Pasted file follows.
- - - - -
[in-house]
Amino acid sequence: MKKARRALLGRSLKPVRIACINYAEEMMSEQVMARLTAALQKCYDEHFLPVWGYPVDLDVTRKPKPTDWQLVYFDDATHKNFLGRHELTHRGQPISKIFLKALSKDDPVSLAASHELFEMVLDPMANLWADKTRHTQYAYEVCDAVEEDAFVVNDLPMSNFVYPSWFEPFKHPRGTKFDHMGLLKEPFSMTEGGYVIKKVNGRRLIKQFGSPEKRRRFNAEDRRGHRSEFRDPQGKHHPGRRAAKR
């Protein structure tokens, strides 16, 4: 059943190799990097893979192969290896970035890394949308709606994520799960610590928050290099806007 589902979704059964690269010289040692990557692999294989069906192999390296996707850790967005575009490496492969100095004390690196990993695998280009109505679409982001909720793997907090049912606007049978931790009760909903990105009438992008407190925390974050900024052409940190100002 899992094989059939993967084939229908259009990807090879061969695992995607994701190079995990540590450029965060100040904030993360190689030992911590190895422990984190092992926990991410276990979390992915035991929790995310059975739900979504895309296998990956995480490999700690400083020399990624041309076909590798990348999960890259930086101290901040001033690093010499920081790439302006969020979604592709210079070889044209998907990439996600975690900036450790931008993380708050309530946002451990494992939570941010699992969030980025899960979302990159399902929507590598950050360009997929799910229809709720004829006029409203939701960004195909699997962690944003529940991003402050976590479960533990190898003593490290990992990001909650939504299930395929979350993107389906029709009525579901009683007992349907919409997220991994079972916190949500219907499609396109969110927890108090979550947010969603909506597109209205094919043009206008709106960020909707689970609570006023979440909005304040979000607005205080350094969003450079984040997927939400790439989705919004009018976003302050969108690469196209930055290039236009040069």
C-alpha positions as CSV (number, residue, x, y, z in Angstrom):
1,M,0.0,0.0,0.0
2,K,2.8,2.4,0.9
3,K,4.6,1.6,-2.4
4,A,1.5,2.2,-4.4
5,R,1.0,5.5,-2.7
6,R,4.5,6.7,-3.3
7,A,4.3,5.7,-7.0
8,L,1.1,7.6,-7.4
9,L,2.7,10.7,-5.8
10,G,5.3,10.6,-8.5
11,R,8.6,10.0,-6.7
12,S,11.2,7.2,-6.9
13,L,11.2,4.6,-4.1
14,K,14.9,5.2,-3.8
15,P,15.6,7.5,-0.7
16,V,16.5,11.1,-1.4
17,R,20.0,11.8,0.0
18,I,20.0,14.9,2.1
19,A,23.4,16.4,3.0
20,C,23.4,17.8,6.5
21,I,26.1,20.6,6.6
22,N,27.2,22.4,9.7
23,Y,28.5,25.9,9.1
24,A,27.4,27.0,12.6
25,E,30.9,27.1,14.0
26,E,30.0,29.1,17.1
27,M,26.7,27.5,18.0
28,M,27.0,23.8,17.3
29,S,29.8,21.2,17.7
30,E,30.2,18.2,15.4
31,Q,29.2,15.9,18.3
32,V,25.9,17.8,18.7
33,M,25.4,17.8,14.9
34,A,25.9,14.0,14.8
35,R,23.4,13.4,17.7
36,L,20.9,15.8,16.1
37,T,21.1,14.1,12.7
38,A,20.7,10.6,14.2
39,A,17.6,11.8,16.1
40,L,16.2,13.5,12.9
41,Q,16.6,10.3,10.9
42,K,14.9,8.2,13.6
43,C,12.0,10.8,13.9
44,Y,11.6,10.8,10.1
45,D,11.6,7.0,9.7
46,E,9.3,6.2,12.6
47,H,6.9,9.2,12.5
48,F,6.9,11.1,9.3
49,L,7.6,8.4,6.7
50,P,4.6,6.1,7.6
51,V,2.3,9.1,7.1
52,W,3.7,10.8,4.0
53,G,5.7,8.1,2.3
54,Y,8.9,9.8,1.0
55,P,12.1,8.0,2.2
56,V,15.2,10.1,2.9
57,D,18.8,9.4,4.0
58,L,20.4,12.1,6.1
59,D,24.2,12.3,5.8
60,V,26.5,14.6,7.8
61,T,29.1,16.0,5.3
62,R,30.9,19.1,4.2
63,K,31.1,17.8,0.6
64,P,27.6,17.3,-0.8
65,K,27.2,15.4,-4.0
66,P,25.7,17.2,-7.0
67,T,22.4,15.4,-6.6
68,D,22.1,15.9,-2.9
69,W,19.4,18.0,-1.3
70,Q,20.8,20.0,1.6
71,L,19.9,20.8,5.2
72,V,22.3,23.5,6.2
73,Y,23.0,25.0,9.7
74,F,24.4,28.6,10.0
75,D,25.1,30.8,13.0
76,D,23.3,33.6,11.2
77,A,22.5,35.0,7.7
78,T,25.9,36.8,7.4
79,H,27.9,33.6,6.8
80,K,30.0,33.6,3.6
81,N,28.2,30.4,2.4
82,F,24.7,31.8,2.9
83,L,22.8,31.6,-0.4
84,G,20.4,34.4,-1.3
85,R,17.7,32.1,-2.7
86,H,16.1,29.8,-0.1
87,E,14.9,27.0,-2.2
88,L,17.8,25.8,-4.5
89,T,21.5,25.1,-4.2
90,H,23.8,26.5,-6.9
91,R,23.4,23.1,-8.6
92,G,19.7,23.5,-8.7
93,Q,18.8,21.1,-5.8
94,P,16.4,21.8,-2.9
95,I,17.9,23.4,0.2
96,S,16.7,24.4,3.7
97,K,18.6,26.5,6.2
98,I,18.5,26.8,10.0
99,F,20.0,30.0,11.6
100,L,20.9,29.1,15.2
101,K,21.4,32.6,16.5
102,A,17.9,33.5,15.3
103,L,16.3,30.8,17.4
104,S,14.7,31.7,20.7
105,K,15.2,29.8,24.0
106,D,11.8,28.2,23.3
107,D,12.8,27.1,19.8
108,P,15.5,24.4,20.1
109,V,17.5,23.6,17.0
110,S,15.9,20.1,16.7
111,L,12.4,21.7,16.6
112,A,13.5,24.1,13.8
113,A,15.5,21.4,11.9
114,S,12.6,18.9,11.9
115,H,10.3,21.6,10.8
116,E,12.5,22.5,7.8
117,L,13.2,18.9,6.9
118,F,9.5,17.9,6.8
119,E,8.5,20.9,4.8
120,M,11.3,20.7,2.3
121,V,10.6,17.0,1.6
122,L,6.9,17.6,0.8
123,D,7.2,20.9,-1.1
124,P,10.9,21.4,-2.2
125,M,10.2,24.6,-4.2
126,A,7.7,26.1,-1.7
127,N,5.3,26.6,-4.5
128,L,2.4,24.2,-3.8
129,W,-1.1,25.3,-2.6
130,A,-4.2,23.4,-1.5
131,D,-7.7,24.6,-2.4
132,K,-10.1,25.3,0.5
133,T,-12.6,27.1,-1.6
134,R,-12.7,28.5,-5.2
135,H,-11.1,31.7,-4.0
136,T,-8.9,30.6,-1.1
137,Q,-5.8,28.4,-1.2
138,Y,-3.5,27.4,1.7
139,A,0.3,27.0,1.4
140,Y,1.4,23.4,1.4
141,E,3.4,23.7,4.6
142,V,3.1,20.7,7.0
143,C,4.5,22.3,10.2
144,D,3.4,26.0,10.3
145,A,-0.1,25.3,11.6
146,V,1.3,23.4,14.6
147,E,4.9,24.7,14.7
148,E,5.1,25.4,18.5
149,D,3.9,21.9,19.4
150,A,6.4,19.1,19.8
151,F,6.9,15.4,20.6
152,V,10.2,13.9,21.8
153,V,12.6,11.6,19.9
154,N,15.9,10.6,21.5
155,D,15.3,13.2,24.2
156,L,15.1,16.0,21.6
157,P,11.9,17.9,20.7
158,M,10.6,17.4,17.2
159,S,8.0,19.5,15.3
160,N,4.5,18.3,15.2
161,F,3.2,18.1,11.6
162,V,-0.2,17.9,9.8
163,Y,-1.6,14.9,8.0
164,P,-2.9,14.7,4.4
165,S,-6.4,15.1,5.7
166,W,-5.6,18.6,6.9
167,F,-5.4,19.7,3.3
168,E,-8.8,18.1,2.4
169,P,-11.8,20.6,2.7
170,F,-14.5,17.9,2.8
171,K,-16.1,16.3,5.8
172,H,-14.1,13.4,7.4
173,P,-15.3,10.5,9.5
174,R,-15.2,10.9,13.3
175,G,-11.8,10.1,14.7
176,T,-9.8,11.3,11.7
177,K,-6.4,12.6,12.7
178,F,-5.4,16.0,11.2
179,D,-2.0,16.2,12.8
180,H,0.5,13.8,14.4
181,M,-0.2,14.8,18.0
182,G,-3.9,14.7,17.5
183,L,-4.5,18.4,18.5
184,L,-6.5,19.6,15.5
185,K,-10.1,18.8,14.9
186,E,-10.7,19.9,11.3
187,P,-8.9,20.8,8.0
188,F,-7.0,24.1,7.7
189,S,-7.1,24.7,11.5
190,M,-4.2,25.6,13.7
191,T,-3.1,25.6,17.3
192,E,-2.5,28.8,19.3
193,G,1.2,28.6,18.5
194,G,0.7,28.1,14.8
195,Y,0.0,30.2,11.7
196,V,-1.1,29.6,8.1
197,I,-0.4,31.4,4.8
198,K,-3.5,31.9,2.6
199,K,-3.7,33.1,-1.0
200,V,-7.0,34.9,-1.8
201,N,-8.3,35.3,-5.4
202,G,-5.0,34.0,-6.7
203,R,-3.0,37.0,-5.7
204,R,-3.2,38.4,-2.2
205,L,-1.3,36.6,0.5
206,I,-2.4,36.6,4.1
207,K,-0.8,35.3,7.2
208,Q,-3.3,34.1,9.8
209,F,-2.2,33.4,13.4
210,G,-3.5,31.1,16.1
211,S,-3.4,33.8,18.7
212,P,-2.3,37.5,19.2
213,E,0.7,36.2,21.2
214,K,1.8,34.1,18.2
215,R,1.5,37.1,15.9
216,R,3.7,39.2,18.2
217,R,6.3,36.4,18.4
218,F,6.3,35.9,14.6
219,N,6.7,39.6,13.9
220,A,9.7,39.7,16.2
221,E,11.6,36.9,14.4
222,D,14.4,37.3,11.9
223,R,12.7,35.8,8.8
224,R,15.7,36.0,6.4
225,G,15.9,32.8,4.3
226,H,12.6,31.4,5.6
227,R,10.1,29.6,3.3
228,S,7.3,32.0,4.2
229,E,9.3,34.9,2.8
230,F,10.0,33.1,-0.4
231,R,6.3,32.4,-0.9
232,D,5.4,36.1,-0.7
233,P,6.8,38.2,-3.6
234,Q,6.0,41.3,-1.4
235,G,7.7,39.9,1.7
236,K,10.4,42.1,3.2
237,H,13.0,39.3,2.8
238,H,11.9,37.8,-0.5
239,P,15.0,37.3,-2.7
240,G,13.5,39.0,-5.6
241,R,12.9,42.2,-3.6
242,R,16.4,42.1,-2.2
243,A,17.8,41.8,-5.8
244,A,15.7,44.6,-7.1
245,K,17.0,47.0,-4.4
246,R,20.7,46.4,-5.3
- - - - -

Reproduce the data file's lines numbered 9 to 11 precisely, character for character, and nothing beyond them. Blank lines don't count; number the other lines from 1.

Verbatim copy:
5,R,1.0,5.5,-2.7
6,R,4.5,6.7,-3.3
7,A,4.3,5.7,-7.0